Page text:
Opinion

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Letter

Freedom to Use Montana’s Public Lands

After its 1975 evaluation, the Forest Service recommended that the area not be considered for wilderness designation

After 40 years in limbo, Montana Wilderness Study Areas are finally addressed in Montana U.S. Sen. Steve Daines’ bill S2206, Protect Public Use of Public Lands.

Why should we support S2206? The first reason is that many of the WSA’s were designated based on the political maneuvering of preservationist groups, rather than wilderness character. Take for instance the Ten Lakes WSA near Eureka. Does the Ten Lakes WSA have some wilderness character? Definitely. Does the Ten Lakes WSA meet the criteria for wilderness as defined in the 1964 wilderness act? Absolutely Not! The WSA itself contains old logging roads, timber harvest units, and historic mining activity. After its 1975 evaluation, the Forest Service recommended that the area not be considered for wilderness designation. Yet, somehow it got included into the MWSA Act in 1977. You tell me what happened.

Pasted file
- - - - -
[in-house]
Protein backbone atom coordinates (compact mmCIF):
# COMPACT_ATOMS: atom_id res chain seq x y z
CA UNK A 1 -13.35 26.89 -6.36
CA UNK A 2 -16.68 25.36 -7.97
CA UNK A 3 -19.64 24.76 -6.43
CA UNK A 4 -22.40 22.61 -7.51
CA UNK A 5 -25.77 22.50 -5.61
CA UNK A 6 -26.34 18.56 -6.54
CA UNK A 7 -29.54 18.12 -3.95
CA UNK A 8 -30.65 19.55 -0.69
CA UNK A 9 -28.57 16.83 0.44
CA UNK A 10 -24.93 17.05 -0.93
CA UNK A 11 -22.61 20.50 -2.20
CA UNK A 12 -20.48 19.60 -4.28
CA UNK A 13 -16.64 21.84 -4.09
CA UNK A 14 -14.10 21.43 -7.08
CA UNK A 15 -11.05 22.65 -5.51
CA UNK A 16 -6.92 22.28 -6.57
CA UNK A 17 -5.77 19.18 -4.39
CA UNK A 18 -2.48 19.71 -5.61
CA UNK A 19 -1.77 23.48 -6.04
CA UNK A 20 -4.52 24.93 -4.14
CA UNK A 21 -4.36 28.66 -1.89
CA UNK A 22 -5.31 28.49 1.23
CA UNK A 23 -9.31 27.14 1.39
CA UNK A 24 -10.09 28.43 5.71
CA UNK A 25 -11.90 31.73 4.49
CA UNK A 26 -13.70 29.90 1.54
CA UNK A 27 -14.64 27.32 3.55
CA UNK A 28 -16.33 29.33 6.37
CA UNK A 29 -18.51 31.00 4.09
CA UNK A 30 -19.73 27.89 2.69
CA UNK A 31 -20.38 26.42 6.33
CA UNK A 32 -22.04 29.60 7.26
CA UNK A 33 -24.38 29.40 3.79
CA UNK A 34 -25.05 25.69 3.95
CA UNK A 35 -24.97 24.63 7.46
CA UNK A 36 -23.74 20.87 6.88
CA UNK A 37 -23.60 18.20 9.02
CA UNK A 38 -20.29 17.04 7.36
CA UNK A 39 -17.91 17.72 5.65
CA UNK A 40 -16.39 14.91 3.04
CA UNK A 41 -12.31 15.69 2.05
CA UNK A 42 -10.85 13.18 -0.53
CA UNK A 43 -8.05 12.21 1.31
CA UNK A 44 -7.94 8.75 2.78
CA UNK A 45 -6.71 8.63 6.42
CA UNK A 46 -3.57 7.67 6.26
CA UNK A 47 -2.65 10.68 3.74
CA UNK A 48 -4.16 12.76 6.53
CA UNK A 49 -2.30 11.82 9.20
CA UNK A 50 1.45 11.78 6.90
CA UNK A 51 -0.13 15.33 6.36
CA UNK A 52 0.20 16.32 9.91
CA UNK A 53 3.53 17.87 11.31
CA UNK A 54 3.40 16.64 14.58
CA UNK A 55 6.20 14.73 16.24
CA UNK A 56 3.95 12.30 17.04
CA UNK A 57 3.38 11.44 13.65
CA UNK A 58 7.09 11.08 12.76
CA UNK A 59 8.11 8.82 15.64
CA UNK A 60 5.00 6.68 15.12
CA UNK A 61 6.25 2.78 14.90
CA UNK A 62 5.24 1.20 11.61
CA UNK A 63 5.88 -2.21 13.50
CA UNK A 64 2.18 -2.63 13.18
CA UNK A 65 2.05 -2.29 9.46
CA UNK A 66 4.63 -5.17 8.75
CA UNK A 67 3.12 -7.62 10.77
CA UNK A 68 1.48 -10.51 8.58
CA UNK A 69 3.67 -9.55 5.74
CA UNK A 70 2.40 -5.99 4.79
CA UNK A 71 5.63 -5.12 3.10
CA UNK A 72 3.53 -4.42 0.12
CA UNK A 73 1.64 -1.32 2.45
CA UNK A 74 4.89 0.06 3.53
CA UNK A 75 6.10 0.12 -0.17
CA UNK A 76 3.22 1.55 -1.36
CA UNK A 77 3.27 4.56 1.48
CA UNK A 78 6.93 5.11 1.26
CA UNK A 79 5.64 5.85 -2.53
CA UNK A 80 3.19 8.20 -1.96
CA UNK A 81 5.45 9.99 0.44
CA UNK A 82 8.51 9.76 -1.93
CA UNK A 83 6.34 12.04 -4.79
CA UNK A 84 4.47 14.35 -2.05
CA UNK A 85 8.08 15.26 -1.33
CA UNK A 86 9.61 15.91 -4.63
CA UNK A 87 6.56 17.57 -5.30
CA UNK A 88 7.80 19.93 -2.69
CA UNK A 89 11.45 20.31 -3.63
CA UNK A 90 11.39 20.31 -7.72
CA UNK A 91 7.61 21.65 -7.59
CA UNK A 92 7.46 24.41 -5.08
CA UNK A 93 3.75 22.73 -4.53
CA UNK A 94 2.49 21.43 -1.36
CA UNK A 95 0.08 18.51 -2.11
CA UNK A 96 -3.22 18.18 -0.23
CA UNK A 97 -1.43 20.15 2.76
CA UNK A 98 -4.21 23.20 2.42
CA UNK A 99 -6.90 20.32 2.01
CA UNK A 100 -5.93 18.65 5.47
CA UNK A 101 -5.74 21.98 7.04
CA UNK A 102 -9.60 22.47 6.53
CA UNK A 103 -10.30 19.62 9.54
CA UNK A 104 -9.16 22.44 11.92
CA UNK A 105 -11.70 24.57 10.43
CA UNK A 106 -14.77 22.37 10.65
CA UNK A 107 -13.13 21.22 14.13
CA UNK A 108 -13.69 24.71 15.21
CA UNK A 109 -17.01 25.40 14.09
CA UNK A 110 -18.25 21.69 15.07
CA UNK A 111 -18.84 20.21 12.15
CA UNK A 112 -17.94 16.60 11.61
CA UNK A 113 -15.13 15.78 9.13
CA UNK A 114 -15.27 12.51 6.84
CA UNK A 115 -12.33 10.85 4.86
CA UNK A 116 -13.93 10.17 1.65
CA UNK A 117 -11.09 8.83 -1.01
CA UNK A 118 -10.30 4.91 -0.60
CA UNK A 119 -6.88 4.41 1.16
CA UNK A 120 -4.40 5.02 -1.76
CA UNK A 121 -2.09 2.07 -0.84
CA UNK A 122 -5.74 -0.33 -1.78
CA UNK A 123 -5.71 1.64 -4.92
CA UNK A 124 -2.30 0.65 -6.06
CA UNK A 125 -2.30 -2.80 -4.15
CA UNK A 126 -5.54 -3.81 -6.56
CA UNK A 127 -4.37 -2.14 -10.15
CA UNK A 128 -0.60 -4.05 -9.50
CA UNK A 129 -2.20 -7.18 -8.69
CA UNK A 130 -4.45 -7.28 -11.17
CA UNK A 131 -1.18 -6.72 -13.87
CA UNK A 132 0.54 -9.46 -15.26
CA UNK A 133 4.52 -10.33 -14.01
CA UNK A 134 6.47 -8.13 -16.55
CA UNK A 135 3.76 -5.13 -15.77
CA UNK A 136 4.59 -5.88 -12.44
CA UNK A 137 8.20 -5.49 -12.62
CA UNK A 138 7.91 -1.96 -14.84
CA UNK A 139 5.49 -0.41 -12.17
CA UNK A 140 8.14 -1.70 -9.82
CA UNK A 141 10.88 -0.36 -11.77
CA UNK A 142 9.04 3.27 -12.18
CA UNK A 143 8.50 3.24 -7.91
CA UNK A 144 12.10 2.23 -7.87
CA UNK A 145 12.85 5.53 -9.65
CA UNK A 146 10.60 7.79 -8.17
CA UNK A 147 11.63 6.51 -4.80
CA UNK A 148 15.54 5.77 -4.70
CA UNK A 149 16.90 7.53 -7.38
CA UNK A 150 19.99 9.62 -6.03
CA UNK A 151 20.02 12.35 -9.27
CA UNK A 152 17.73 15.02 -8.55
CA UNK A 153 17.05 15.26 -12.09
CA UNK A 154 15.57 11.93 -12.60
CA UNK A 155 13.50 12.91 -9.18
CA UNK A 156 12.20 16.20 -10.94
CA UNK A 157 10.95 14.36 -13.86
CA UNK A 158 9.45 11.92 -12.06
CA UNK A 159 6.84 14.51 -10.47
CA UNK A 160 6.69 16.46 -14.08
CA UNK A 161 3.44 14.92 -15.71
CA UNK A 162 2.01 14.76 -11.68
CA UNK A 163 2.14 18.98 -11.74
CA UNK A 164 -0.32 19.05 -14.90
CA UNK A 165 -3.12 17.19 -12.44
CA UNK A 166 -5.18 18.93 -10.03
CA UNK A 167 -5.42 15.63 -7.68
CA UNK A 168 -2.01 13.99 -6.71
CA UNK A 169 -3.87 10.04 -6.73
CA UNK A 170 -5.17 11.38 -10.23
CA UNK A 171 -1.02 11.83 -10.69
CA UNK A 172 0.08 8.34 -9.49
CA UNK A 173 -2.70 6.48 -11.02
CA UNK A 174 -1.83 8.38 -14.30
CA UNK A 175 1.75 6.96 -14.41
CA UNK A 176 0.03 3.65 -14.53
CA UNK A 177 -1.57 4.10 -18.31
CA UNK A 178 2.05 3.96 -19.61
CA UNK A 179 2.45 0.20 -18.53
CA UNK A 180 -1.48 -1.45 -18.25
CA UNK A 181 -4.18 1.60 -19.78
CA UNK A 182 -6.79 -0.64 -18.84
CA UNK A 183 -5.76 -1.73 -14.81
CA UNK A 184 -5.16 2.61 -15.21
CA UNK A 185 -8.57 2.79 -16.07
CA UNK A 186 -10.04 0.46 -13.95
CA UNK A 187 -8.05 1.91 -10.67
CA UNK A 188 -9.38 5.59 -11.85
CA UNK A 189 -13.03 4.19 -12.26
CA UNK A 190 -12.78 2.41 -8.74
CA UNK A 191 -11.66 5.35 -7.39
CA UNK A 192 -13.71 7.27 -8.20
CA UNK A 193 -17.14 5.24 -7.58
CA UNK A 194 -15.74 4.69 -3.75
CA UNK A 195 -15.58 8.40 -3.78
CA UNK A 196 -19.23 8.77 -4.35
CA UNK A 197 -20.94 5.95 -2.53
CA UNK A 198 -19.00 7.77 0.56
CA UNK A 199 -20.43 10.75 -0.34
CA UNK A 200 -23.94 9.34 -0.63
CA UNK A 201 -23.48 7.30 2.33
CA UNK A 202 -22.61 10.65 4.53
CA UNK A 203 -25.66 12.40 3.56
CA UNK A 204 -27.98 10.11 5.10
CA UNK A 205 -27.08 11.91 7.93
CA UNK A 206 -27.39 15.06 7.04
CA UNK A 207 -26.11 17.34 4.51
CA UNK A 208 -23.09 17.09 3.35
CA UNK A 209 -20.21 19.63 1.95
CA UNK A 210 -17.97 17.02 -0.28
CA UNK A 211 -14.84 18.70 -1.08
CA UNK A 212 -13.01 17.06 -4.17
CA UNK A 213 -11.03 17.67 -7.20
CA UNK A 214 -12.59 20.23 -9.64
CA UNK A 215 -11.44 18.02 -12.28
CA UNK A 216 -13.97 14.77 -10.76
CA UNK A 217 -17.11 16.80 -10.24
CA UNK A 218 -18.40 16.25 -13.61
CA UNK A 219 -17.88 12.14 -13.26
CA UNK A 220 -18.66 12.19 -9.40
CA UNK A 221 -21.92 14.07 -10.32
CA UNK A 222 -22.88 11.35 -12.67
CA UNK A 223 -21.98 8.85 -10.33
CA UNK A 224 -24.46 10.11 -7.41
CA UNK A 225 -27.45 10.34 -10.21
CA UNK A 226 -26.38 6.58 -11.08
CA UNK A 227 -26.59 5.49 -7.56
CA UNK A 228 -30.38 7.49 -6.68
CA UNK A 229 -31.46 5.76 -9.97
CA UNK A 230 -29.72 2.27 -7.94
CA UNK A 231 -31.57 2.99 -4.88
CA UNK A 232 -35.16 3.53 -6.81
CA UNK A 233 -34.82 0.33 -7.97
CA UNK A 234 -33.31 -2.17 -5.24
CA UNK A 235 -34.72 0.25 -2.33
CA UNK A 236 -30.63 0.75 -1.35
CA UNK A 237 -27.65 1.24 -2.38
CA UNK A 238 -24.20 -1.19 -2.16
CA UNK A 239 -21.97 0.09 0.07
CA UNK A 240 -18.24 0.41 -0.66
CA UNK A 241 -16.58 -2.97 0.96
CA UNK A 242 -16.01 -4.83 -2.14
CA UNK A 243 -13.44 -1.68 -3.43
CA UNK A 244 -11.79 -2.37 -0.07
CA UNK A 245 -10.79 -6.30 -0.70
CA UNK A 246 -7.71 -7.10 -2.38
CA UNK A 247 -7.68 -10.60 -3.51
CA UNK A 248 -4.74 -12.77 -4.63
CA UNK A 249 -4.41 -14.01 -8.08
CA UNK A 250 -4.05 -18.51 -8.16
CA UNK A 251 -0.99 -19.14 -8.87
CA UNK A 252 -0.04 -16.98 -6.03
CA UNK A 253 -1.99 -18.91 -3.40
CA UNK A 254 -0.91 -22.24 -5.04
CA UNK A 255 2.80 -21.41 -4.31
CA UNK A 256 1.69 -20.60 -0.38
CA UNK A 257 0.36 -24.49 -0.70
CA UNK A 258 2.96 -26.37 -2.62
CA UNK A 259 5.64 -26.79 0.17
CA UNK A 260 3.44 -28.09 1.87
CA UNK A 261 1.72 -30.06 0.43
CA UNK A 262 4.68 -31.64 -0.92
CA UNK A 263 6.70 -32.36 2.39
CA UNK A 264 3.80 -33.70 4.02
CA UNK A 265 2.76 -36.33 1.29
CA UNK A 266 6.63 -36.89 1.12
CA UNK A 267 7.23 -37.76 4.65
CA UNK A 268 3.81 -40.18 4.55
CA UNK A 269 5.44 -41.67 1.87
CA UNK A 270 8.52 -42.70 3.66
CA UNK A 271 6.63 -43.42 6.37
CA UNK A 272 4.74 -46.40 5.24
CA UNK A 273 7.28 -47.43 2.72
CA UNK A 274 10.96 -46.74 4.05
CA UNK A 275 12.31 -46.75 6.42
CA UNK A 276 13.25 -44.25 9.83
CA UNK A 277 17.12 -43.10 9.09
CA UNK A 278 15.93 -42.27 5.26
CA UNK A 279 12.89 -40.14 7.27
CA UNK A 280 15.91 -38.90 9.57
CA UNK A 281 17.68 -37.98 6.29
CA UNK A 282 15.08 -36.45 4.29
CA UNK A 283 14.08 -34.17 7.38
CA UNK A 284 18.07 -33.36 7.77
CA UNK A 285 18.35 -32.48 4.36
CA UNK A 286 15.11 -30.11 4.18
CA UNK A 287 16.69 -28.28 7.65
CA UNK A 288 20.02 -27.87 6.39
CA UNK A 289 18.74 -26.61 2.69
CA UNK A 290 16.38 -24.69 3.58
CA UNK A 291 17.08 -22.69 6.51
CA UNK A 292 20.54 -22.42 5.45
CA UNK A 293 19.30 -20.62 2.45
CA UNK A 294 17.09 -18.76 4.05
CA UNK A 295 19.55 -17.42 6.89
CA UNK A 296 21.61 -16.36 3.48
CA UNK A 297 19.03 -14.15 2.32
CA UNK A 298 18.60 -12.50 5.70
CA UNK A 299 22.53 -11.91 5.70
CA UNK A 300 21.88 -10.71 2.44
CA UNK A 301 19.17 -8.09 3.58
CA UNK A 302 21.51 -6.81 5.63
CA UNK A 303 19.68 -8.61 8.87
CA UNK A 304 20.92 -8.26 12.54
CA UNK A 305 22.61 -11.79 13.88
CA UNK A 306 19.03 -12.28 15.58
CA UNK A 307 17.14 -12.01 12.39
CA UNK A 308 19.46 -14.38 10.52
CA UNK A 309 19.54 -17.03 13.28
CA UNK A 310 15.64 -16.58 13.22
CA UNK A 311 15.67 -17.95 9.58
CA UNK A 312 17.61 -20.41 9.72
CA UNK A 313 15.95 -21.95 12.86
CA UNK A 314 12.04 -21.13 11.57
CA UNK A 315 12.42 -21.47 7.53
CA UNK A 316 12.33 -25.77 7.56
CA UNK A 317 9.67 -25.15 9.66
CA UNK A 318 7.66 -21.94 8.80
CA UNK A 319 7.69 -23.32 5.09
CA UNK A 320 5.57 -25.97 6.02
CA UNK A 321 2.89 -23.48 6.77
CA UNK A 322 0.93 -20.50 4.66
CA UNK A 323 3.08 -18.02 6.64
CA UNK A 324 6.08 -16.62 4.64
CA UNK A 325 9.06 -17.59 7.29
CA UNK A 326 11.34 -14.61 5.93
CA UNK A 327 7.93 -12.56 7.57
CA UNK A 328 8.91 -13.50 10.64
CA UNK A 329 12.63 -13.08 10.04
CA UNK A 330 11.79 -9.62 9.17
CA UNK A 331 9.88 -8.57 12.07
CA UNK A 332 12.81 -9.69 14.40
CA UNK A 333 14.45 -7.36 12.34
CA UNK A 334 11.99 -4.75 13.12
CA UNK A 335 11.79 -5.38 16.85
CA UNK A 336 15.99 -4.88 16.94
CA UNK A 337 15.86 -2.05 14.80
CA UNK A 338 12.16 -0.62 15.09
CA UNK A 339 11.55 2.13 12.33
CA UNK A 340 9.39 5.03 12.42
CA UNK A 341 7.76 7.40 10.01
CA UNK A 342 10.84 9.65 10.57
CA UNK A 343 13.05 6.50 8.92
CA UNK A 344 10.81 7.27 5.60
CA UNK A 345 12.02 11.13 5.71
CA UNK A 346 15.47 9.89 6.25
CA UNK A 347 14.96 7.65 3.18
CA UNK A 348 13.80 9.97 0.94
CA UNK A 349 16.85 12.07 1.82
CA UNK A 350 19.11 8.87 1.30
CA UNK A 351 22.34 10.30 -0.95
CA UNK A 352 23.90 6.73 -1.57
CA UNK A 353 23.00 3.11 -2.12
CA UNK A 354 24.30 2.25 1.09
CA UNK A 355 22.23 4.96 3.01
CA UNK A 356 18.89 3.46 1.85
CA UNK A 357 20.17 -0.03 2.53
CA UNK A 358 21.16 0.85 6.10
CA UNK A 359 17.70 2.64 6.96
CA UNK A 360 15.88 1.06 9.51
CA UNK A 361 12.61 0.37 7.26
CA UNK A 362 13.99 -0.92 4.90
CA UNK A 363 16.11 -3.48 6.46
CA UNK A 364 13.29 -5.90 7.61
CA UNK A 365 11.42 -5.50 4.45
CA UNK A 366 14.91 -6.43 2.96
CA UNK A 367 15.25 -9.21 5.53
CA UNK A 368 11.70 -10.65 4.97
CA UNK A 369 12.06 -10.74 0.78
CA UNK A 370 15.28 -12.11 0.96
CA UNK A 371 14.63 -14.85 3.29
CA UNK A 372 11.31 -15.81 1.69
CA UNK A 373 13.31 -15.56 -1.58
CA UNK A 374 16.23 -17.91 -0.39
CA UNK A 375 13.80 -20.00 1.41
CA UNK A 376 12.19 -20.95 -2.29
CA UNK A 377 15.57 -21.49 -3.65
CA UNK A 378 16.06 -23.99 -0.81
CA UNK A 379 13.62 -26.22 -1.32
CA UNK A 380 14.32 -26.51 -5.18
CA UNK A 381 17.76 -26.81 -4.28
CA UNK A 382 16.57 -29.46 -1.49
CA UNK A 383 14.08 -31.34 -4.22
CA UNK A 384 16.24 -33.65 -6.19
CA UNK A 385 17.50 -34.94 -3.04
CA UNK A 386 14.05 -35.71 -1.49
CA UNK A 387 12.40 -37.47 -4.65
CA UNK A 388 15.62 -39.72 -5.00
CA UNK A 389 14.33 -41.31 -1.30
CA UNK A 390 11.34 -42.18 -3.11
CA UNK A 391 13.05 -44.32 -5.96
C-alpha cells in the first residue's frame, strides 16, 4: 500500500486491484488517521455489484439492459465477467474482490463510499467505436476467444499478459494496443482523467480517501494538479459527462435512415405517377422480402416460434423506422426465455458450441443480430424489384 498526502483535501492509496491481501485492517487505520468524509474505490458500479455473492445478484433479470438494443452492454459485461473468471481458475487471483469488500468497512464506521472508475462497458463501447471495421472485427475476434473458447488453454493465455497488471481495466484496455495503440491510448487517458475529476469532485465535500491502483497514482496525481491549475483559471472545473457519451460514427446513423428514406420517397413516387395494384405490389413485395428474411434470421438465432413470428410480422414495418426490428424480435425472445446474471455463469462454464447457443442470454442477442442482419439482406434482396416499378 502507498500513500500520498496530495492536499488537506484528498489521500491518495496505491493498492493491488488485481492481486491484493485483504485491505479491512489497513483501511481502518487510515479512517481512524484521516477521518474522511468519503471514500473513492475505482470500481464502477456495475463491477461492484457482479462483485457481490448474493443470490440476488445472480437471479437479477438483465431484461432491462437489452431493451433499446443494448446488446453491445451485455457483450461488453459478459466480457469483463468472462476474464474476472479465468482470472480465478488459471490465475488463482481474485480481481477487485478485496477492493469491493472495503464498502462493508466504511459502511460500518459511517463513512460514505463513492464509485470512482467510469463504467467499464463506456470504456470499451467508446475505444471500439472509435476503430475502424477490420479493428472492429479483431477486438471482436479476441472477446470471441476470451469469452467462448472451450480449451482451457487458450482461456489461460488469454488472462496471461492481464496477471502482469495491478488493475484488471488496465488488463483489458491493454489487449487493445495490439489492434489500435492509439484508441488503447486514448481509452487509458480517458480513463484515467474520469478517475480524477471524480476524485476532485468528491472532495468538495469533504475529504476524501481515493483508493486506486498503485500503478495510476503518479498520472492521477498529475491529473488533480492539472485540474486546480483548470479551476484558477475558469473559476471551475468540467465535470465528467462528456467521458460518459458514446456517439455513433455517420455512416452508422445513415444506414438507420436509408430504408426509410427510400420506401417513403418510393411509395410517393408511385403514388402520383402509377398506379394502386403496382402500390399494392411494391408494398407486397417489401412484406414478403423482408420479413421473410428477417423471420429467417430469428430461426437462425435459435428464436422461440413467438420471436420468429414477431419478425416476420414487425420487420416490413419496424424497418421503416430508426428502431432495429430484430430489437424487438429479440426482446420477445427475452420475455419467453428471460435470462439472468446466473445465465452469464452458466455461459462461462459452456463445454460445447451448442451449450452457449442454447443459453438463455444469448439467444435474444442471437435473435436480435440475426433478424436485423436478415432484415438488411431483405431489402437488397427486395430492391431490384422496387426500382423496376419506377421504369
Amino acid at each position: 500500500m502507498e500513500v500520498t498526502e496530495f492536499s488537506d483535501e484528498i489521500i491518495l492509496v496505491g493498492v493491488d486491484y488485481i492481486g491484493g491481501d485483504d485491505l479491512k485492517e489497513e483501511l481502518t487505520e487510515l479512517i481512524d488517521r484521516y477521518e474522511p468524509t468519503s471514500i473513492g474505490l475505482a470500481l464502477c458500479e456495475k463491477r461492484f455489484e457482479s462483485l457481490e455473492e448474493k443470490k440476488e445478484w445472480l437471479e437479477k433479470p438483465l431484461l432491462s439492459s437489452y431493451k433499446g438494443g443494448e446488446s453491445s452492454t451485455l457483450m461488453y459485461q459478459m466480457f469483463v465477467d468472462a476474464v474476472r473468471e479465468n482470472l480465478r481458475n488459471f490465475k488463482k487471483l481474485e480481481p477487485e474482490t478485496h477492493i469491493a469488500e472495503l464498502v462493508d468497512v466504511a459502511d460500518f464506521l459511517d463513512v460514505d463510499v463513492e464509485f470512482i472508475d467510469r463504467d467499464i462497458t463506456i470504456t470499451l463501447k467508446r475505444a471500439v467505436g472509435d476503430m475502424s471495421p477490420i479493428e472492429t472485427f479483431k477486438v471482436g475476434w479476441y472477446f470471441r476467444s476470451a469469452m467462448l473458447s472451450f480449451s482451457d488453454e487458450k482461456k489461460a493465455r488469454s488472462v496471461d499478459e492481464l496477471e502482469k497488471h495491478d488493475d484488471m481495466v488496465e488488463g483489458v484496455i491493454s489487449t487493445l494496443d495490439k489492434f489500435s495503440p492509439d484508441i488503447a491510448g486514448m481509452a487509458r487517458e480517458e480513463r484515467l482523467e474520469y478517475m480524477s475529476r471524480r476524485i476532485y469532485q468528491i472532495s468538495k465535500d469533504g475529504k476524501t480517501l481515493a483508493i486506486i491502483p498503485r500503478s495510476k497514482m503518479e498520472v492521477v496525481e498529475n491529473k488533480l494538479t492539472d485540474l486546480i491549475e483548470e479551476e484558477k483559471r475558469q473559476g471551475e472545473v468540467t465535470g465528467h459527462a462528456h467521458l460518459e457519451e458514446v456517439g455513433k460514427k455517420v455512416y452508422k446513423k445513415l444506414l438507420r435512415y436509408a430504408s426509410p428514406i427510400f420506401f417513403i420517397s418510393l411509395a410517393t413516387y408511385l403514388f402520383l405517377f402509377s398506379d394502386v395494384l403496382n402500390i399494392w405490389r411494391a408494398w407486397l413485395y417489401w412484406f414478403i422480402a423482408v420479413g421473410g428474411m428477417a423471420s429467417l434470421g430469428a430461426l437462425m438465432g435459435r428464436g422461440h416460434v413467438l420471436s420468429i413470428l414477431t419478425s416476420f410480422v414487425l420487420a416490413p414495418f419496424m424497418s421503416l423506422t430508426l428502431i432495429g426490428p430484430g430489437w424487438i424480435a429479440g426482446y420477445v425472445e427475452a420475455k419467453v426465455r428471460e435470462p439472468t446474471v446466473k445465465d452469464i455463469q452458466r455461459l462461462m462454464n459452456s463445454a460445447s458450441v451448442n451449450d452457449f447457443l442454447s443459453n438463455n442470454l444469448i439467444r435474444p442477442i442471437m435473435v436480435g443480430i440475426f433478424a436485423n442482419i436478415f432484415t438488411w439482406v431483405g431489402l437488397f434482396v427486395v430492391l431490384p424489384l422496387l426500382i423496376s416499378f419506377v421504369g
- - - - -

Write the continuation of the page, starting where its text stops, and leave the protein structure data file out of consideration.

If the bill passes, forest management in most WSA’s won’t change much. These areas are not going to be clear cut, mined, or overrun by ATVs. The WSA debate is about recreation access. The people in favor of S2206 would like to see multiple use recreation continue in WSAs. The preservationists who oppose S2206 want to exclude all other recreation groups except themselves. Personally, it doesn’t bother me if other people want to mountain bike or snowmobile in places I like to hike. Unfortunately, my live-and-let-live attitude is not shared by the preservationists.

Whether or not to support S2206 is pretty simple. If you are someone who values your freedom to access Montana’s public lands, but also respects the rights of others to enjoy those same public lands however they choose, then support it. If you are the type who can’t stand the thought of somebody snowmobiling through a meadow you like to hike to in the summer time, oppose it.

Todd Butts
Trego

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